Defence Minister Subianto declares victory in Indonesia’s presidential election based on early tally results

Indonesian Defence Minister Prabowo Subianto claimed victory based on early counts but urged patience for official results.

Indonesian Defence Minister Prabawo Subianto asserted his win in the first round of Indonesia’s presidential election on Wednesday, February 14th, following early indications from preliminary results showing him in the lead. Subianto announced his victory based on unofficial counts but urged people to remain calm and await the official results from the election commission.

According to early, unofficial “quick count” tallies conducted by Indonesian polling agencies, Subianto was reported to have garnered between 57% and 59% of the votes, with over 80% of the votes counted in sampled polling places.

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In a speech to his supporters, he expressed gratitude for the quick count results, stating, “We should not be arrogant, proud, or euphoric; we still need to remain humble. This victory must be seen as a victory for all Indonesian people.”

The quick counts rely on the real vote count from a selection of polling stations nationwide in Indonesia. While the official count, which is a lengthy process, may take up to a month to complete, quick counts have consistently offered an accurate representation of the outcomes in all four presidential elections conducted in Indonesia since the initiation of direct voting in 2004.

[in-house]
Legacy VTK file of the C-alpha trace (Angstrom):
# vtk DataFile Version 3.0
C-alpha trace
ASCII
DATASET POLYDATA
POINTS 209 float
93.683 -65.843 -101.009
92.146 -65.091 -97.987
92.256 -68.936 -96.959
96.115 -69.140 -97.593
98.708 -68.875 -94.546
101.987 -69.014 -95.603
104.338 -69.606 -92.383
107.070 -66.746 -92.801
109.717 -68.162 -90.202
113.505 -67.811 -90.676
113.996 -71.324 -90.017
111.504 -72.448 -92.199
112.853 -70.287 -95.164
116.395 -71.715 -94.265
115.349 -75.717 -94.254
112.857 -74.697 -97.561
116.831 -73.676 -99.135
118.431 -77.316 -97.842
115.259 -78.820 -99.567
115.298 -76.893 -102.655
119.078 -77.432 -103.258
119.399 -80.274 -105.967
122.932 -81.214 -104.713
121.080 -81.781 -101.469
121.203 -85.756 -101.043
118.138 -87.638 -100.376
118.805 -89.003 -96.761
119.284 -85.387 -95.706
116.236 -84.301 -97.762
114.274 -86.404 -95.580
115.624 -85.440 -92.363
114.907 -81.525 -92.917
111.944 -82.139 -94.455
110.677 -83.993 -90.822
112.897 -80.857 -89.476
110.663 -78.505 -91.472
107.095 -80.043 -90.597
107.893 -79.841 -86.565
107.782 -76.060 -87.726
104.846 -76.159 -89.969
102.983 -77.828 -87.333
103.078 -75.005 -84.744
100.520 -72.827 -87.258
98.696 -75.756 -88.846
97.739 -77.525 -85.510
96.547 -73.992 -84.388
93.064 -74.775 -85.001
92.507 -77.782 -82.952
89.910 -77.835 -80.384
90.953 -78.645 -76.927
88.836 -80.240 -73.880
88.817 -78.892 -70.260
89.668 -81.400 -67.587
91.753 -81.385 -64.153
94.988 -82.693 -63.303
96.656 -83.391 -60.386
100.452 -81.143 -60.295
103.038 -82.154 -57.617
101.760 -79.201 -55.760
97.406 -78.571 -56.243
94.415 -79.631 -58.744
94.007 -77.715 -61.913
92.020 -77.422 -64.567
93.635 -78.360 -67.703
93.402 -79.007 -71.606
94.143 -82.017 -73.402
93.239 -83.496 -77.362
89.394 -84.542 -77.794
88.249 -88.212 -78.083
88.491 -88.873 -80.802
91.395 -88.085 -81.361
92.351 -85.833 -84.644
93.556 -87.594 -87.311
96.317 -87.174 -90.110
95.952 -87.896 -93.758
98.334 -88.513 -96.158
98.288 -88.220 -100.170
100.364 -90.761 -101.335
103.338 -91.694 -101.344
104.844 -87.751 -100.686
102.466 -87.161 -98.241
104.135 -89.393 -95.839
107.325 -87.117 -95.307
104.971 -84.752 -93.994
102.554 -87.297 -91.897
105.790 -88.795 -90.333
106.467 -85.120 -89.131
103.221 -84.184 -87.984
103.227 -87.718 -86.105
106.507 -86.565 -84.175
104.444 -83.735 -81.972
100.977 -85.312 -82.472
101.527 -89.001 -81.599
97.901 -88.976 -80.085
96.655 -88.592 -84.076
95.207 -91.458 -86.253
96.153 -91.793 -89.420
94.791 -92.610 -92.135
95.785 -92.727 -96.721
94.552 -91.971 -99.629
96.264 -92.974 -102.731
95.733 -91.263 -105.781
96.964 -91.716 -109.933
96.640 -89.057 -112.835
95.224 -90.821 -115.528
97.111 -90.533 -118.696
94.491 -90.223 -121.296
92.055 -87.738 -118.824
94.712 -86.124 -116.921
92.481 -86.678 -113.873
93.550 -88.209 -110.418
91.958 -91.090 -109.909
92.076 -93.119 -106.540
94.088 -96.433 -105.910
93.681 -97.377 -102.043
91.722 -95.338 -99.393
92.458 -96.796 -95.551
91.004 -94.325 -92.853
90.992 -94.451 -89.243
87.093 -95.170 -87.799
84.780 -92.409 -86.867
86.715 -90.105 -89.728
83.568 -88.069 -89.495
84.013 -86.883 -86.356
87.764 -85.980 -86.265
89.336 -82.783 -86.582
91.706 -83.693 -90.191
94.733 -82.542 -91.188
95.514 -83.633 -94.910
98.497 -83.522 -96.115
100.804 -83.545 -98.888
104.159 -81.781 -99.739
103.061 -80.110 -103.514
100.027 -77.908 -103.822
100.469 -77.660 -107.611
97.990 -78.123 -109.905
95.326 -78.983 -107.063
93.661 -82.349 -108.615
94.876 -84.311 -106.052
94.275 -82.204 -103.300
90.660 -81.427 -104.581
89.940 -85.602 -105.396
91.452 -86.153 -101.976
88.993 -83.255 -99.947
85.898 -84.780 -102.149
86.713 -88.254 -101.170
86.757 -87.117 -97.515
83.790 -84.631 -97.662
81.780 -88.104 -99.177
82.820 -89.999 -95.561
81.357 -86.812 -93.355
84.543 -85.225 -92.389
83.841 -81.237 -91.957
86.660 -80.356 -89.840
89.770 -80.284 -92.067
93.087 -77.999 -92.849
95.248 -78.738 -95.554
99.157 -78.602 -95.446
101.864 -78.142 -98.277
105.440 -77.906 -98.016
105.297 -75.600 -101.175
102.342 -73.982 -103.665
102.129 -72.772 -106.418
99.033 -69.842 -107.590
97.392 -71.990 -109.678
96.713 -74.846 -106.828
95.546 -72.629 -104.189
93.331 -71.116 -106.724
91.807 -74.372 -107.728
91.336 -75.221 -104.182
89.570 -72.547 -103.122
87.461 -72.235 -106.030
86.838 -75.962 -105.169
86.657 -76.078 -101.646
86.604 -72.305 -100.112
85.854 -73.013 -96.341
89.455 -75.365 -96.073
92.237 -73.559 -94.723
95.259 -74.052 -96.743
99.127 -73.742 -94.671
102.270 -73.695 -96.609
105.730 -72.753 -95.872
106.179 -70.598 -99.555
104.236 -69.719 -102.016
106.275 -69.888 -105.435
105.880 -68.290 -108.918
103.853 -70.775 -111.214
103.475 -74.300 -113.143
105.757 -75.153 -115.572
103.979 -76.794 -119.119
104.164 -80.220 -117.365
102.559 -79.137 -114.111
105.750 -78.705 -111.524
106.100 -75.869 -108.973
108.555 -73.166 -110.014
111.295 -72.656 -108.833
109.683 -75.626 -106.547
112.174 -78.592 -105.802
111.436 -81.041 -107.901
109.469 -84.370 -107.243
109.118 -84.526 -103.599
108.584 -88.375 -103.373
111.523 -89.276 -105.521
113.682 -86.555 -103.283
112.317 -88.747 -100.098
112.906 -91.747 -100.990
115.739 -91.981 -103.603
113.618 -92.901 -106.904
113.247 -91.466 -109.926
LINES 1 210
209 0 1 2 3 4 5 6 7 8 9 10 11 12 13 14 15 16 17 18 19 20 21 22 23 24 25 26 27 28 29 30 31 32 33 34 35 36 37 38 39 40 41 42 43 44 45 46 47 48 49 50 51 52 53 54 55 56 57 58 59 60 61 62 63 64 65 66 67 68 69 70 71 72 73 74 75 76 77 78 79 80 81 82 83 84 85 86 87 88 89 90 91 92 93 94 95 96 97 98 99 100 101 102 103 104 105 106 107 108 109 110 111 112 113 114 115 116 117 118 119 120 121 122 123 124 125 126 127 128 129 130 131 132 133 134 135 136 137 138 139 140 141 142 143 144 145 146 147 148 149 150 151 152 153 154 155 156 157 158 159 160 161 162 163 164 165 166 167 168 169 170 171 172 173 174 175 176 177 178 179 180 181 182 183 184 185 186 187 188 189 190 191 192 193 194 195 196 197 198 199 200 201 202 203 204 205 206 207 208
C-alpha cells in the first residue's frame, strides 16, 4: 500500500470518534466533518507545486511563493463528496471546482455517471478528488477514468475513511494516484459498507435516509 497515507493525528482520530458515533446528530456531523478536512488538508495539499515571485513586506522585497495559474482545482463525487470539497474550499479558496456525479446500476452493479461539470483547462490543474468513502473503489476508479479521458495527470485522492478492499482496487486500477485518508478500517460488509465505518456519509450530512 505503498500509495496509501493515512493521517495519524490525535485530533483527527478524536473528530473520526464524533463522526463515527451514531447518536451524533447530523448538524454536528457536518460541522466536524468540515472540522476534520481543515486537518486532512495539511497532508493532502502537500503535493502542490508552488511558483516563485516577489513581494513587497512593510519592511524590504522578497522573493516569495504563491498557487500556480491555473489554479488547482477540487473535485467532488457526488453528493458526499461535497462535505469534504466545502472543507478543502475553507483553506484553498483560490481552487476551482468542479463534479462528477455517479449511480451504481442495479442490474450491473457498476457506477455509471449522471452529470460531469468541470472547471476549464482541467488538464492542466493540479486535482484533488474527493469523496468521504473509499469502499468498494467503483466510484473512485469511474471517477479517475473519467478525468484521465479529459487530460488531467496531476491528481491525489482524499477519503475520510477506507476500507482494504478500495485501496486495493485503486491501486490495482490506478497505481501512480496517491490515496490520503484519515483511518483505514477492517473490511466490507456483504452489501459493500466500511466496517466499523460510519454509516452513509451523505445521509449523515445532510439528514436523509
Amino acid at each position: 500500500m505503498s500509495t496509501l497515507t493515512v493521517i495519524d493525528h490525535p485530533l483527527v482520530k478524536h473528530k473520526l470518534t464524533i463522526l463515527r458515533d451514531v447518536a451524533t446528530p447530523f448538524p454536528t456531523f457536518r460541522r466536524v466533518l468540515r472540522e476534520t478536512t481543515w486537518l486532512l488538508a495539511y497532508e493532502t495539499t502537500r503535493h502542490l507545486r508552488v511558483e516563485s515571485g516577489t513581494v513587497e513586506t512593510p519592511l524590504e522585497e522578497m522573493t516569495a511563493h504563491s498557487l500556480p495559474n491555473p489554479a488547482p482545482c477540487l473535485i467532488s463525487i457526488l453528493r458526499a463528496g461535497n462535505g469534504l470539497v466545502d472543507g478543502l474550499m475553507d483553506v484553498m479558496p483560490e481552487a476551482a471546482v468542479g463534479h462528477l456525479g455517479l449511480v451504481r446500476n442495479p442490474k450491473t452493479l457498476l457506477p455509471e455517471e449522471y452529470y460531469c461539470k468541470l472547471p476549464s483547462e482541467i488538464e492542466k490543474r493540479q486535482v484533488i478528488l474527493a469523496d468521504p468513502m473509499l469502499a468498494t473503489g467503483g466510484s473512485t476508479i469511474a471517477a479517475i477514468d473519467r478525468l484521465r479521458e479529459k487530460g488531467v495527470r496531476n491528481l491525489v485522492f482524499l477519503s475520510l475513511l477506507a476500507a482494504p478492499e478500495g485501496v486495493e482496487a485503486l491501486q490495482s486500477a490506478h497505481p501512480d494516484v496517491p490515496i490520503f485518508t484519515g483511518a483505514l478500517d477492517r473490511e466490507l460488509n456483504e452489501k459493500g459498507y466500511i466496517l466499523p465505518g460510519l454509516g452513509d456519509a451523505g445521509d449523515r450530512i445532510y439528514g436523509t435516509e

To avoid a runoff against his opponents—two former provincial governors, Anies Baswedan and Ganjar Pranowo—Subianto must secure over 50% of all votes cast and attain at least 20% in every province nationwide.

Subianto was anticipated to address fervent supporters in a crowded Jakarta sports arena later in the evening. The next leader after Joko Widodo will take over an economy marked by a significant growth and ambitious infrastructure initiatives, such as the ongoing relocation of the nation’s capital from overcrowded Jakarta to the remote island of Borneo, a project estimated to cost over $30 billion.

The election carries significant implications for both the United States and China, given Indonesia’s vast domestic market, abundant natural resources such as nickel and palm oil, and diplomatic sway within Southeast Asia.